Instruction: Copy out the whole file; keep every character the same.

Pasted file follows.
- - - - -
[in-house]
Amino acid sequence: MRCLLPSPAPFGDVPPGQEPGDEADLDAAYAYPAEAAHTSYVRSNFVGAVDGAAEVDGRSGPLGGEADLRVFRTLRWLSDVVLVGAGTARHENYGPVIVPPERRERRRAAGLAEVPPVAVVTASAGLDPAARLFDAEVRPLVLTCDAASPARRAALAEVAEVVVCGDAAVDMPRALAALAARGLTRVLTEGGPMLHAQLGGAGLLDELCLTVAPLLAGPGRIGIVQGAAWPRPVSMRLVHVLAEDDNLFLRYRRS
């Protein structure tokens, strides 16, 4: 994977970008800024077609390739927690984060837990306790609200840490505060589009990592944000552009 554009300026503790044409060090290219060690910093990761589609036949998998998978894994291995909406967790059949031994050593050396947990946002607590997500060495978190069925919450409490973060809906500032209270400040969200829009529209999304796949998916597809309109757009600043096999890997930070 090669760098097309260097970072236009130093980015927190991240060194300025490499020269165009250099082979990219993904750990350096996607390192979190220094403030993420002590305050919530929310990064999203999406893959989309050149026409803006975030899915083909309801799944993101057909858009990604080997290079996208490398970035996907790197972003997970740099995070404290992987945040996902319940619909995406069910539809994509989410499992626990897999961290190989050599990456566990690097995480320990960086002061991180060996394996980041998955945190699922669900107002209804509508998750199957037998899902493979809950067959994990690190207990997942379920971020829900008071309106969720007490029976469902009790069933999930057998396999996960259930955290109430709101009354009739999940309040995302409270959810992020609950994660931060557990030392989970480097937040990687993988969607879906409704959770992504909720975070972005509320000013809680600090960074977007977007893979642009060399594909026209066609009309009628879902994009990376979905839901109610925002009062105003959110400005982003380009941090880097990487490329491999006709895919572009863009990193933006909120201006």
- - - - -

[in-house]
Amino acid sequence: MRCLLPSPAPFGDVPPGQEPGDEADLDAAYAYPAEAAHTSYVRSNFVGAVDGAAEVDGRSGPLGGEADLRVFRTLRWLSDVVLVGAGTARHENYGPVIVPPERRERRRAAGLAEVPPVAVVTASAGLDPAARLFDAEVRPLVLTCDAASPARRAALAEVAEVVVCGDAAVDMPRALAALAARGLTRVLTEGGPMLHAQLGGAGLLDELCLTVAPLLAGPGRIGIVQGAAWPRPVSMRLVHVLAEDDNLFLRYRRS
């Protein structure tokens, strides 16, 4: 994977970008800024077609390739927690984060837990306790609200840490505060589009990592944000552009 554009300026503790044409060090290219060690910093990761589609036949998998998978894994291995909406967790059949031994050593050396947990946002607590997500060495978190069925919450409490973060809906500032209270400040969200829009529209999304796949998916597809309109757009600043096999890997930070 090669760098097309260097970072236009130093980015927190991240060194300025490499020269165009250099082979990219993904750990350096996607390192979190220094403030993420002590305050919530929310990064999203999406893959989309050149026409803006975030899915083909309801799944993101057909858009990604080997290079996208490398970035996907790197972003997970740099995070404290992987945040996902319940619909995406069910539809994509989410499992626990897999961290190989050599990456566990690097995480320990960086002061991180060996394996980041998955945190699922669900107002209804509508998750199957037998899902493979809950067959994990690190207990997942379920971020829900008071309106969720007490029976469902009790069933999930057998396999996960259930955290109430709101009354009739999940309040995302409270959810992020609950994660931060557990030392989970480097937040990687993988969607879906409704959770992504909720975070972005509320000013809680600090960074977007977007893979642009060399594909026209066609009309009628879902994009990376979905839901109610925002009062105003959110400005982003380009941090880097990487490329491999006709895919572009863009990193933006909120201006």